I wish to announce the departure of my loyal friend of 14.5 years. Edzell was a Shetland Sheep Dog, or a Sheltie. Edzell left a gaping hole in our lives just an hour ago. There will be no Sponsorship Sunday post this week. I’d like to focus on my friend’s life this last time and honor the contributions he made to our household.
Edzell Wullenweber Courtemanche was a Cryptologic Technician dog from day one. He was named for a large antennae farm in Scotland. My wife and I had never been to Edzell, but it seemed a fitting name for a dog of Scottish heritage.
Edzell was the last puppy in his litter to find a home. We brought him to live with us in the spring of his first year. He spent his first minutes in our house cowering in the kitchen while Nigel, our Old English Sheepdog, tried to sniff ever square inch of him before he would be allowed into the house. It was perhaps the last time Nigel had full control over Edzell.
Ed (as we called him most often) grew from a skinny kid to a big dog rather rapidly. One of his favorite activities was to run full-speed across the yard and launch himself like a missile towards Nigel’s midsection. Nigel would let out with a very satisfying “oooof” and occasionally get knocked over. Ed would run off with this silly grin on his face.
The two were buddies in the best sense of the word. Prior to Edzell’s arrival Nigel had been slowing down and acting old. Edzell fixed that problem and revitalized the old codger. I think he gave Nigel an additional year of living with his silly behavior.
In October of 2001 Nigel died. He was feeble, unable to control his bodily functions, and found it hard to walk. That was a long drive to the veterinarian that day to say goodbye to my friend Nigel. It was even more shattering for Edzell: his best friend walked out the door and never came back.
Edzell was morose, limp, and had given up the spark that all dogs should have contained with in them. My wife and I were convinced that he’d die of loneliness if we didn’t do something about it pretty fast. And thus Maisie came in to our house and his life.
For the next ten years you’d need a crowbar to separate the two of them. They ate together, slept together, spent their days in the yard guarding the alley, and worked as a team in all that they did on this planet. When one was at the vet the other was upset. Edzell and Maisie were like an old married couple in many ways. They shared a love that is pretty rare among any species.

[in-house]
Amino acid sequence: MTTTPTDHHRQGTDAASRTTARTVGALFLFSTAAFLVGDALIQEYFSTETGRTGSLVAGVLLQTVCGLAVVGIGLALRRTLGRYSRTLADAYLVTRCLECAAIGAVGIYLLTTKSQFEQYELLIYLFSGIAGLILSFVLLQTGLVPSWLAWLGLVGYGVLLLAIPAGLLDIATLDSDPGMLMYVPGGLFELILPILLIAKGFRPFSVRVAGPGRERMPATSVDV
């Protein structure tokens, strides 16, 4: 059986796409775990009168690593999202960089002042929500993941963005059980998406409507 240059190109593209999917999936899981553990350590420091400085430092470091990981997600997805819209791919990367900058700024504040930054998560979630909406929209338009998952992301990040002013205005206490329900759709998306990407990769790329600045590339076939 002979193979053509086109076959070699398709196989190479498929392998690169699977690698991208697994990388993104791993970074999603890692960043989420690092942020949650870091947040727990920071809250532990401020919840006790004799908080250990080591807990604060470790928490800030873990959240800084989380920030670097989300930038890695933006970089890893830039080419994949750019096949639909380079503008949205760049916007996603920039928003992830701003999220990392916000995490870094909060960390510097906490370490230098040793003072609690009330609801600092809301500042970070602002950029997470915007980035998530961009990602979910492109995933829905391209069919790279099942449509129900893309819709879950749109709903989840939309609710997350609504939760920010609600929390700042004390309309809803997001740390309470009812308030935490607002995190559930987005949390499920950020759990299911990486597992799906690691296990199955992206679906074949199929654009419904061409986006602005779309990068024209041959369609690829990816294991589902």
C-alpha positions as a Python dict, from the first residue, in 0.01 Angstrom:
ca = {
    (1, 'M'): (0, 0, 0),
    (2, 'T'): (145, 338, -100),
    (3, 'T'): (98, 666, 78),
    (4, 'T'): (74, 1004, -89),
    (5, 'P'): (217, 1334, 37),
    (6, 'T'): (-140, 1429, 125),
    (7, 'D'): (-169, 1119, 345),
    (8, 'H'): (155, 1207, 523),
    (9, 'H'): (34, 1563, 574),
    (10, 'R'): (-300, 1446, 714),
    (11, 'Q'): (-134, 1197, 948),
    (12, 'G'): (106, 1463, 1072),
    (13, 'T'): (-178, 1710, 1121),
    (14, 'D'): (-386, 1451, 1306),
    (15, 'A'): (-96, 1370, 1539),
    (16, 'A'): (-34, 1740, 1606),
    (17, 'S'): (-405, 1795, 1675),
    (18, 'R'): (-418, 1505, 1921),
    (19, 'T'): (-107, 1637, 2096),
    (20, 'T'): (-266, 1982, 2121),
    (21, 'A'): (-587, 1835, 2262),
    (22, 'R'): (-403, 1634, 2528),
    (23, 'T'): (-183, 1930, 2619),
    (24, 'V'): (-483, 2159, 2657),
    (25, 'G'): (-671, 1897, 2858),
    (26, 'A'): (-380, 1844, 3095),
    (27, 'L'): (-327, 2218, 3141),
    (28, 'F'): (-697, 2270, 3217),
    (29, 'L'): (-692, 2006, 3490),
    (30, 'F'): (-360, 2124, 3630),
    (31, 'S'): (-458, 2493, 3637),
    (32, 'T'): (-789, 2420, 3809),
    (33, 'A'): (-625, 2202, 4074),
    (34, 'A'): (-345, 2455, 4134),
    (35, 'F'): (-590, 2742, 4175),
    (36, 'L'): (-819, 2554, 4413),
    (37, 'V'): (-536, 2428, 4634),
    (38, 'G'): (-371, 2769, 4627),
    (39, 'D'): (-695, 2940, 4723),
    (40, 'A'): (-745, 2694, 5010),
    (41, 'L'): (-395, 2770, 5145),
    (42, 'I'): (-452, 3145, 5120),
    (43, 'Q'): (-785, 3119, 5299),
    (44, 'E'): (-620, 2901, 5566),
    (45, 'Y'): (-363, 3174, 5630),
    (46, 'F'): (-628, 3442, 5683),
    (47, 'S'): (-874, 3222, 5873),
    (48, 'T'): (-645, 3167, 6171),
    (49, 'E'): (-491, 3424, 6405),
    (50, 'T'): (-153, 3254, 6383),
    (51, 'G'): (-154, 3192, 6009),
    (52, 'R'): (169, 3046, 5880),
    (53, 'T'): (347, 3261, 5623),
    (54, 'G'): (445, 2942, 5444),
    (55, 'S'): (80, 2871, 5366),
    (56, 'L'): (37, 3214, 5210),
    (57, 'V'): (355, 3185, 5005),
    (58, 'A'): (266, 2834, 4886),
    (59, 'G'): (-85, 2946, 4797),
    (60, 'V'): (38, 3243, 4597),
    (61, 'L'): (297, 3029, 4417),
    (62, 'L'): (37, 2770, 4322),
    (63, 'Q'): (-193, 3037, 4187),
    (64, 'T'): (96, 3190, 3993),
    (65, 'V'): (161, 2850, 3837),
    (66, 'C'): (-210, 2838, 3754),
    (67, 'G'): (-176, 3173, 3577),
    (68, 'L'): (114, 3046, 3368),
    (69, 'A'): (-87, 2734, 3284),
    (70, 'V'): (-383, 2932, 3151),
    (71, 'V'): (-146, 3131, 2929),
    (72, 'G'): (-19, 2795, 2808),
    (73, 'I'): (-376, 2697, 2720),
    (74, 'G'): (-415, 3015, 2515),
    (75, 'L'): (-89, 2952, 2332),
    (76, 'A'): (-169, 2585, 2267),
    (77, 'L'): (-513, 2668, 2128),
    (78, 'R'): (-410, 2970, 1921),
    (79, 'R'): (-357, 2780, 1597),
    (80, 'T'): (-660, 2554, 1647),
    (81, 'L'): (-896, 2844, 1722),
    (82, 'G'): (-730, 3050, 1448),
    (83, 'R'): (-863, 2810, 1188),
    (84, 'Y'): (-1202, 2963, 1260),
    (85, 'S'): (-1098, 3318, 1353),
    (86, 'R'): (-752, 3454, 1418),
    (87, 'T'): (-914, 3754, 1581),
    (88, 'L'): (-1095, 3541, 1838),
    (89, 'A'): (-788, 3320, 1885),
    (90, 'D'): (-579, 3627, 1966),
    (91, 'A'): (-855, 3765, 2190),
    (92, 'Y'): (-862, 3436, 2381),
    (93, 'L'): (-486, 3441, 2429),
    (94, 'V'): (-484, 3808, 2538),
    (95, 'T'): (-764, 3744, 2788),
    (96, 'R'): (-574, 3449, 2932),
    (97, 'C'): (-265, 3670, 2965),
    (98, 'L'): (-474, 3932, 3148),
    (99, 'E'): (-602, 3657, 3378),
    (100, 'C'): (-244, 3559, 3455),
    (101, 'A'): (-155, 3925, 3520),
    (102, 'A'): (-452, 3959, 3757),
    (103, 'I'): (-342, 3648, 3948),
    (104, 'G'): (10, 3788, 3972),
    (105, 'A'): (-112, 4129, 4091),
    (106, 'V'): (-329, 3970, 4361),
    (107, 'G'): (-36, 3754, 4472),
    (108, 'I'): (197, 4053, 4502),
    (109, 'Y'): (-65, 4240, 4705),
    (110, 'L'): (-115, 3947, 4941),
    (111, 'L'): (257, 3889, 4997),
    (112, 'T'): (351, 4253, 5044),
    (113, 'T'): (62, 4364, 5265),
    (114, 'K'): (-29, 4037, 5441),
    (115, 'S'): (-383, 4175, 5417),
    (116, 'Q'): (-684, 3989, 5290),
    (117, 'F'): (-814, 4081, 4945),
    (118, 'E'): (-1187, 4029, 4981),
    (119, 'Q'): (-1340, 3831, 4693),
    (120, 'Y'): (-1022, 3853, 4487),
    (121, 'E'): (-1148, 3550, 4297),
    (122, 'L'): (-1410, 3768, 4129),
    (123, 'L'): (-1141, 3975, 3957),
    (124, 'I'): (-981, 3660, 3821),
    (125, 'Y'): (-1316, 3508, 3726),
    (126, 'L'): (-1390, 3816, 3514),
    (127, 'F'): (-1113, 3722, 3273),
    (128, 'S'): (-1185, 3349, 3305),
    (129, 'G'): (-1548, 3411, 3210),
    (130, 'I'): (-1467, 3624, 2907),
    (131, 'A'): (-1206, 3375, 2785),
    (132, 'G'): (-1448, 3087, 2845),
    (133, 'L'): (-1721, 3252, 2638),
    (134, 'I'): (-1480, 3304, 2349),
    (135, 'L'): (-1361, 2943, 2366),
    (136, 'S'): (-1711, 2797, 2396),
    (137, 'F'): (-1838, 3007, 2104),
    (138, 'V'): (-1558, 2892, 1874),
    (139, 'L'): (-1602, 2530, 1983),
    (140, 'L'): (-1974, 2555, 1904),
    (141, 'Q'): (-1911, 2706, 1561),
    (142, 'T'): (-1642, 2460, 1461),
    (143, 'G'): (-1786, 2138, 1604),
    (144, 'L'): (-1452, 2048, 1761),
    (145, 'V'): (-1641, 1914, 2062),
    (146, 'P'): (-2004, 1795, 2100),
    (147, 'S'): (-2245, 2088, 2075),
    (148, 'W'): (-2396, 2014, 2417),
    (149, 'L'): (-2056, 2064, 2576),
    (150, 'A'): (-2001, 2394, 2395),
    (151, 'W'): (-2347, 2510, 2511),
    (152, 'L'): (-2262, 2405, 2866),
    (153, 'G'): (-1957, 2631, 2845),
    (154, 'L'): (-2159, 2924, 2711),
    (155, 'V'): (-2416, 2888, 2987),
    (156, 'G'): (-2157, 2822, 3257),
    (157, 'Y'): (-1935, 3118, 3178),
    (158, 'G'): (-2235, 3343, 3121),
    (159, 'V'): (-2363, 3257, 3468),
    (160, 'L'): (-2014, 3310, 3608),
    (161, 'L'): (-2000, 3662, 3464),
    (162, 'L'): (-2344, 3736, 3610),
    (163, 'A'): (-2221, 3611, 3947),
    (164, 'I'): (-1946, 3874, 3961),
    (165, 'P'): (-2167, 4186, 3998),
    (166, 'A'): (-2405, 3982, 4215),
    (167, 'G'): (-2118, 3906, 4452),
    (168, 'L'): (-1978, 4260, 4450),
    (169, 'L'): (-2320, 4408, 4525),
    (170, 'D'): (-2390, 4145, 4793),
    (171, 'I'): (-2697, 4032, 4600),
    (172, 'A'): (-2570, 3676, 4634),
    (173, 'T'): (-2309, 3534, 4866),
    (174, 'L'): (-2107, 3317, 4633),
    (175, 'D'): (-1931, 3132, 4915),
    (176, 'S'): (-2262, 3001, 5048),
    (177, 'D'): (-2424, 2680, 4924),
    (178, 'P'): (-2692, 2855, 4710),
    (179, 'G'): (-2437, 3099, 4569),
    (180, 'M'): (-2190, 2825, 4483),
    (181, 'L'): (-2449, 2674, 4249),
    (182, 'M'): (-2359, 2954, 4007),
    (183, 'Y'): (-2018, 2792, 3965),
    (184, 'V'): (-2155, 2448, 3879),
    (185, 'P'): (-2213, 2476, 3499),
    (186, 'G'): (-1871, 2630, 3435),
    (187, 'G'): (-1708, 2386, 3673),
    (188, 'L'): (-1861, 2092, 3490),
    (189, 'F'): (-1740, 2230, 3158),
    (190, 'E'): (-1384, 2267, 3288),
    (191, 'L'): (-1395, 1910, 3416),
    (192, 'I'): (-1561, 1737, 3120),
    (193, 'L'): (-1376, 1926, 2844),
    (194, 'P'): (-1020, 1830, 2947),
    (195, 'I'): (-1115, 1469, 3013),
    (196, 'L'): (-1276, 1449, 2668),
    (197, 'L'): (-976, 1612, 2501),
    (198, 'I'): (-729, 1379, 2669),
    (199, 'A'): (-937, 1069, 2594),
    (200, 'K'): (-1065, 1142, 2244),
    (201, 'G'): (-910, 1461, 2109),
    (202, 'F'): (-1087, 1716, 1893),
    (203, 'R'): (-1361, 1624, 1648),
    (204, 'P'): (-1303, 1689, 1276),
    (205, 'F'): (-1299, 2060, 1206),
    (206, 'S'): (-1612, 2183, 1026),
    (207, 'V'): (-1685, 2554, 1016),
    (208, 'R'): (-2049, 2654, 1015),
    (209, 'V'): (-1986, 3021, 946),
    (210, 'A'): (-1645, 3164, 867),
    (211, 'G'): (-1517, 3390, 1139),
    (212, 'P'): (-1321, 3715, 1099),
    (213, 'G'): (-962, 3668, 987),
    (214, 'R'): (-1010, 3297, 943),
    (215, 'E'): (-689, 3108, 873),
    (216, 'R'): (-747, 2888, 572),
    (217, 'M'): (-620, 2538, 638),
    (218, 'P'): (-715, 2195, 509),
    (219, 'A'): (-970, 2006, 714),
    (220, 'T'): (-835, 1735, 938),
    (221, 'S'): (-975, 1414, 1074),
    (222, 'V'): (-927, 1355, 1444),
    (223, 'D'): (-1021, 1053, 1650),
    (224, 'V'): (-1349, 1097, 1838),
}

And this past fall when Maisie was too old and sick to carry on, Edzell lost his second friend in this house. It didn’t seem to hurt him as much this time. Perhaps because he knew his end was coming as well. He was used to outliving the dogs that he shared the house with for these many years. My one hope for Edzell, my single prayer for him during those cold months after her death, was that he’d live long enough to enjoy a warm summer’s day. He lived for laying outside on the lawn and basking in the sun. That was his favorite place on the planet.
When Stormy showed up a few days before Christmas Edzell was indifferent. He wasn’t mean, he just didn’t seem to care very much. Stormy was snippy and badgered Edzell on occasion, but over time she realized that she lived with the nicest dog on the planet and came to terms with him. They shared a bowl and a home in his final days.
Edzell was unique. I’ve never had a dog in my life that was so mellow and sweet. He wasn’t a cuddly mush bucket, but he never growled, never showed his teeth over anything anyone in this house ever did. He was the only dog I’ve ever known that planned things out in advance. I saw him set up scams to steal toys from Maisie, or to lure her out of his kennel so that he could sleep inside. He was off the charts smart in every way. It made him a joy to be with every day. He was kind. That’s the word that best describes Edzell.